Wen's US visit a window of opportunity
( 2003-12-08 09:23) (China Daily HK Edition)
Chinese Premier Wen Jiabao's upcoming journey to the US will provide a window of opportunity for both sides.
From December 7 through 16, the premier will pay his first official visit to the United States, Canada, Mexico and Ethiopia, where he is scheduled to participate in the opening ceremony of the Second Ministerial Conference of the China-Africa Co-operation Forum.
Obviously, it is the United States, of all four countries, that will be the highlight of the premier's foreign journey, especially with the two big countries having a tug-of-war over bilateral trade and the revaluation of the Chinese currency, let alone the Taiwan question. The Taiwan authorities, despite Beijing's strong opposition, passed a law on referendums on November 27 that has made cross-Straits ties more tense and complicated.
Wen's trip to the US has become the focus of media attention both at home and abroad. An article headlined After Year of Crises, Chinese Premier Faces Trade War?in The Wall Street Journal of November 28 said that Wen is about to face one of his toughest challenges yet: winning over the US?
A paper even compared Wen's US visit with his predecessor's American journey in April 1999, during which the former Chinese premier failed to reach agreement with the Clinton administration on China's entry to the World Trade Organization, which, coupled with the bombing of the Chinese Embassy in Belgrade, worsened Sino-US relations.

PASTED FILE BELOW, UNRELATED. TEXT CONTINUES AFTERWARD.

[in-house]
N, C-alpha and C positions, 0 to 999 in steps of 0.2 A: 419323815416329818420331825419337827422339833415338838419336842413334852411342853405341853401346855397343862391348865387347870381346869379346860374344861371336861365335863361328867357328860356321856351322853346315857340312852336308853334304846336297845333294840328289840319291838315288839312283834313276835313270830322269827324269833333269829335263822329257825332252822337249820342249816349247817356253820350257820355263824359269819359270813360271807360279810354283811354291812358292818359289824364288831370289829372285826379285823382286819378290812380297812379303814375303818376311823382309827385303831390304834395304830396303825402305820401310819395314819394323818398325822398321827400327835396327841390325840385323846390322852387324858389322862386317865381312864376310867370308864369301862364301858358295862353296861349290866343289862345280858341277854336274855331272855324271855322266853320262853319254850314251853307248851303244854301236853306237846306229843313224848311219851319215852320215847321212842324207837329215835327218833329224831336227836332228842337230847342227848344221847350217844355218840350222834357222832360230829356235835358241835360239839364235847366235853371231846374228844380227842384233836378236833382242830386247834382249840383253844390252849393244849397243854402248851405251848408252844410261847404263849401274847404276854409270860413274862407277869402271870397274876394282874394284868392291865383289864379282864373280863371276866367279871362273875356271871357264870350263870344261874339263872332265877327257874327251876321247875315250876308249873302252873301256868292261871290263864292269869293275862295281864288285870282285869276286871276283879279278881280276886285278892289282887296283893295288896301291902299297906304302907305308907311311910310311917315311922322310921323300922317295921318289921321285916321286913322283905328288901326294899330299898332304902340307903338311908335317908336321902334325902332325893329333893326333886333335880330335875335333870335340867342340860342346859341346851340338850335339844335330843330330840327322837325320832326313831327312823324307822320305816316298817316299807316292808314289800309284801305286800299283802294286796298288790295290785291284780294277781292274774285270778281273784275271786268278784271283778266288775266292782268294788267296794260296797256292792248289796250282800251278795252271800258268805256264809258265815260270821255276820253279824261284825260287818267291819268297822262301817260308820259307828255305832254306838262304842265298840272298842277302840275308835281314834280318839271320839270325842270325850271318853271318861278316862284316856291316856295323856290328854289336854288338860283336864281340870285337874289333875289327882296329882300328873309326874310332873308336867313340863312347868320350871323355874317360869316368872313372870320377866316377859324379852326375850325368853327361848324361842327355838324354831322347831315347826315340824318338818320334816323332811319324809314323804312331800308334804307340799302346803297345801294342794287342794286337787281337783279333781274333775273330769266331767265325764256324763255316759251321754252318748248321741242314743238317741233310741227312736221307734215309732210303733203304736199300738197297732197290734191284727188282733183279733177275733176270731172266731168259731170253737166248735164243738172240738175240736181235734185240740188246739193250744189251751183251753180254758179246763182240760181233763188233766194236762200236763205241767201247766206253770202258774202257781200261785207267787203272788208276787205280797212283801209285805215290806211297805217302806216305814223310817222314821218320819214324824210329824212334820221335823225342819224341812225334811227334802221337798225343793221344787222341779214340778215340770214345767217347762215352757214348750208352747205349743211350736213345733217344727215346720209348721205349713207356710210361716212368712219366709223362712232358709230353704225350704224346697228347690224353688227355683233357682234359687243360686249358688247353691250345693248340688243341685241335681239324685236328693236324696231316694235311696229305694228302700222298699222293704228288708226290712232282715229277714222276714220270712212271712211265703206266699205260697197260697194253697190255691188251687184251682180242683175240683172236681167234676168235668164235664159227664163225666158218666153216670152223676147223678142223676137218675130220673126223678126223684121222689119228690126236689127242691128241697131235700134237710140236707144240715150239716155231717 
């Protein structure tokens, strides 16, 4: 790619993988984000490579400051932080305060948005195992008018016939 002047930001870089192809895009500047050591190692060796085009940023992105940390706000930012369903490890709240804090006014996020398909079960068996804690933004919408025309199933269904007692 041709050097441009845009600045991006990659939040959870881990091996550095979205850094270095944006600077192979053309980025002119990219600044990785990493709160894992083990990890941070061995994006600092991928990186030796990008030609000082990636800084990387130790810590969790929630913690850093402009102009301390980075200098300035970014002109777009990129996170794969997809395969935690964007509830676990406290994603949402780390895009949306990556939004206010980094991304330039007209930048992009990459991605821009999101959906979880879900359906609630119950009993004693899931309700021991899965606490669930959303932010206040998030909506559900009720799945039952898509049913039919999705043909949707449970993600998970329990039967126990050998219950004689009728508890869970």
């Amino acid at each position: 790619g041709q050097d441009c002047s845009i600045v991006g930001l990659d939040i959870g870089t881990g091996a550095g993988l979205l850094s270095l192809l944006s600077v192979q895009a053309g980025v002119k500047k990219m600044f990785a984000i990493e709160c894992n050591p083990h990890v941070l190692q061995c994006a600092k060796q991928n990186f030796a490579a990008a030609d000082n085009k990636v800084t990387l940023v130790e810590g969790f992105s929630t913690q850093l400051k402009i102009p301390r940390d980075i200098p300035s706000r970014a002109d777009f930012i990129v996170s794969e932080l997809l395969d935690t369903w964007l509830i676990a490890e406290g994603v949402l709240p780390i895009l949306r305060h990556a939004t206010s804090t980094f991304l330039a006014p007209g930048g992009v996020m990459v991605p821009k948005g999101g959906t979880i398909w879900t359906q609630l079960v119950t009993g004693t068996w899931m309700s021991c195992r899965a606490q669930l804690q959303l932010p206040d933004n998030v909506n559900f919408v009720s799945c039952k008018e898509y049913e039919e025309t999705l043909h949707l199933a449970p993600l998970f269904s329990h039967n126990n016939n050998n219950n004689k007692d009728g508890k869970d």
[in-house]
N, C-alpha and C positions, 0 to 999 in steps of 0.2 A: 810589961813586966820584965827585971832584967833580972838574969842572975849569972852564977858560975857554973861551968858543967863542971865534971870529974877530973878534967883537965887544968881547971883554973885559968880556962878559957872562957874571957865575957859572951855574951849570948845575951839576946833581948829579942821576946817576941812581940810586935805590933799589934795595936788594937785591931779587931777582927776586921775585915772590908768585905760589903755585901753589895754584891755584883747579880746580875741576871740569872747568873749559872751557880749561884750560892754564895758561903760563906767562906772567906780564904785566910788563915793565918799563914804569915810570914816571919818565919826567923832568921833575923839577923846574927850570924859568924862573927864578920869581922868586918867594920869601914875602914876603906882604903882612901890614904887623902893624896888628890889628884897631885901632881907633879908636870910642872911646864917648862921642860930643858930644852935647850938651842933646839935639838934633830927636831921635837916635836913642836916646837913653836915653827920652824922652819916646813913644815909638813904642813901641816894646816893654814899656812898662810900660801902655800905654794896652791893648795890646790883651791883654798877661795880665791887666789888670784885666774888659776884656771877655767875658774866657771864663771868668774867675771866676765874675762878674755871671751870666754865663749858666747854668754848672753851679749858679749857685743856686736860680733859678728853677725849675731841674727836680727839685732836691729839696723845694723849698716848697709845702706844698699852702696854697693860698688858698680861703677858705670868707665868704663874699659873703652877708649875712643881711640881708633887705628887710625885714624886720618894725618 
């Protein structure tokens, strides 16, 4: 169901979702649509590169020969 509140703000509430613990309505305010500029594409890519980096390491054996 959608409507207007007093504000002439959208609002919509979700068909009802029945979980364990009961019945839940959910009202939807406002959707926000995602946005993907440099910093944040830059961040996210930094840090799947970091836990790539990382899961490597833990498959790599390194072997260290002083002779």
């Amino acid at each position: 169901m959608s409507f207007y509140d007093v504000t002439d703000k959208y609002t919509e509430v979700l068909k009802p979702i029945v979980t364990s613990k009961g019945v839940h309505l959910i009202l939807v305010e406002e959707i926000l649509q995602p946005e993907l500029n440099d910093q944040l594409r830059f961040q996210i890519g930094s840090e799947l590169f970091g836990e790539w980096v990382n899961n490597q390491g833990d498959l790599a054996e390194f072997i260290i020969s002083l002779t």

However, the substantive context of the relationship between China and the United States today is quite different from that of yesterday; bilateral co-operation has deepened immensely and covers vaster fields ranging from high-level exchanges, trade and economy, counter-terrorism and nonproliferation, security and military, to science and technology, culture and education.
On September 9, US Secretary of State Colin Powell said with great confidence that the current status of US relations with China are the best they have been since President Nixon's first visit? Such an evaluation, arguable as it is, represents the mainstream in today's US; it also reflects the overall picture of the relationship.
In fact, Sino-US relations are maturing after many ups and downs since 1972, especially since the ?/11?terrorism attack. Wen's visit to the US may further strengthen bilateral ties if both sides handle it from a long-term perspective.
High-level visits by Chinese and US officials are more frequent, and their significance more profound than symbolic. From the Chinese perspective, it attaches great importance to its relations with the US. Since the new national leadership took office in March, President Hu Jintao has made only two foreign trips, and on both trips he met President Bush, first in Evian on June 1, then on October 19 in Bangkok. Was it a coincidence? Observers in the know reveal that when the two presidents met the second time in Bangkok, they showed greater familiarity towards each other and touched on sensitive topics, including Taiwan and the Chinese currency.
So far, Wen has made only three trips out of China, all to participate in international conferences, not official visits. However, at the invitation of Bush, Wen will make his first official visit to the US and will be only the fourth head of a foreign government to be welcomed by President Bush at the South Lawn of the White House with a 19-gun salute.
Besides all the hospitality accorded to a foreign dignitary, what will be on the agenda?